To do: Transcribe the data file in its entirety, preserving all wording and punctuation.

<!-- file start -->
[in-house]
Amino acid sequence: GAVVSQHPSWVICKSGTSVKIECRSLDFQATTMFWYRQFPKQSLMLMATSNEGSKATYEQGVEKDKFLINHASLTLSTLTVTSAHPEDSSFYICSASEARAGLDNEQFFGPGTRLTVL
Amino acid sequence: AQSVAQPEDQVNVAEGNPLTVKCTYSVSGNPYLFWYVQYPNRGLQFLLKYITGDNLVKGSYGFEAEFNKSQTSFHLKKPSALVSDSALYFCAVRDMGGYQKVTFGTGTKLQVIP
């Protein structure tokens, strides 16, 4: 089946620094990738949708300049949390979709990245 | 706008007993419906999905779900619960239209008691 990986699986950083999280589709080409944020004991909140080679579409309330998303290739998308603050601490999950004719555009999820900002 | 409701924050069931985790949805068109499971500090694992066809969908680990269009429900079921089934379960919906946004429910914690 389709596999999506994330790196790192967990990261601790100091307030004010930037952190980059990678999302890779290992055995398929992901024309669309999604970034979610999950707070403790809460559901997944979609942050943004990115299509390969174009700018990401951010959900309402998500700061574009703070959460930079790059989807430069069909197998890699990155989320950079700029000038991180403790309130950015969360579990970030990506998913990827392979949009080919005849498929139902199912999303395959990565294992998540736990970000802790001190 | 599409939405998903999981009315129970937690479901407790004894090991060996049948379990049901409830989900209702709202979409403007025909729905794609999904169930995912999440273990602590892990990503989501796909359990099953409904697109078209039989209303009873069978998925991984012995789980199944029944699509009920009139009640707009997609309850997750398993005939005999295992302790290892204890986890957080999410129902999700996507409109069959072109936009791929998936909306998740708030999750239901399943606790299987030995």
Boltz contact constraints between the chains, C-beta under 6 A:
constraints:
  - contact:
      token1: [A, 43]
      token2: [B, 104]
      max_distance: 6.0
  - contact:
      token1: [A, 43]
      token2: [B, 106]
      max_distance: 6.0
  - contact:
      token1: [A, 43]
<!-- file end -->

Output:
[in-house]
Amino acid sequence: GAVVSQHPSWVICKSGTSVKIECRSLDFQATTMFWYRQFPKQSLMLMATSNEGSKATYEQGVEKDKFLINHASLTLSTLTVTSAHPEDSSFYICSASEARAGLDNEQFFGPGTRLTVL
Amino acid sequence: AQSVAQPEDQVNVAEGNPLTVKCTYSVSGNPYLFWYVQYPNRGLQFLLKYITGDNLVKGSYGFEAEFNKSQTSFHLKKPSALVSDSALYFCAVRDMGGYQKVTFGTGTKLQVIP
């Protein structure tokens, strides 16, 4: 089946620094990738949708300049949390979709990245 | 706008007993419906999905779900619960239209008691 990986699986950083999280589709080409944020004991909140080679579409309330998303290739998308603050601490999950004719555009999820900002 | 409701924050069931985790949805068109499971500090694992066809969908680990269009429900079921089934379960919906946004429910914690 389709596999999506994330790196790192967990990261601790100091307030004010930037952190980059990678999302890779290992055995398929992901024309669309999604970034979610999950707070403790809460559901997944979609942050943004990115299509390969174009700018990401951010959900309402998500700061574009703070959460930079790059989807430069069909197998890699990155989320950079700029000038991180403790309130950015969360579990970030990506998913990827392979949009080919005849498929139902199912999303395959990565294992998540736990970000802790001190 | 599409939405998903999981009315129970937690479901407790004894090991060996049948379990049901409830989900209702709202979409403007025909729905794609999904169930995912999440273990602590892990990503989501796909359990099953409904697109078209039989209303009873069978998925991984012995789980199944029944699509009920009139009640707009997609309850997750398993005939005999295992302790290892204890986890957080999410129902999700996507409109069959072109936009791929998936909306998740708030999750239901399943606790299987030995």
Boltz contact constraints between the chains, C-beta under 6 A:
constraints:
  - contact:
      token1: [A, 43]
      token2: [B, 104]
      max_distance: 6.0
  - contact:
      token1: [A, 43]
      token2: [B, 106]
      max_distance: 6.0
  - contact:
      token1: [A, 43]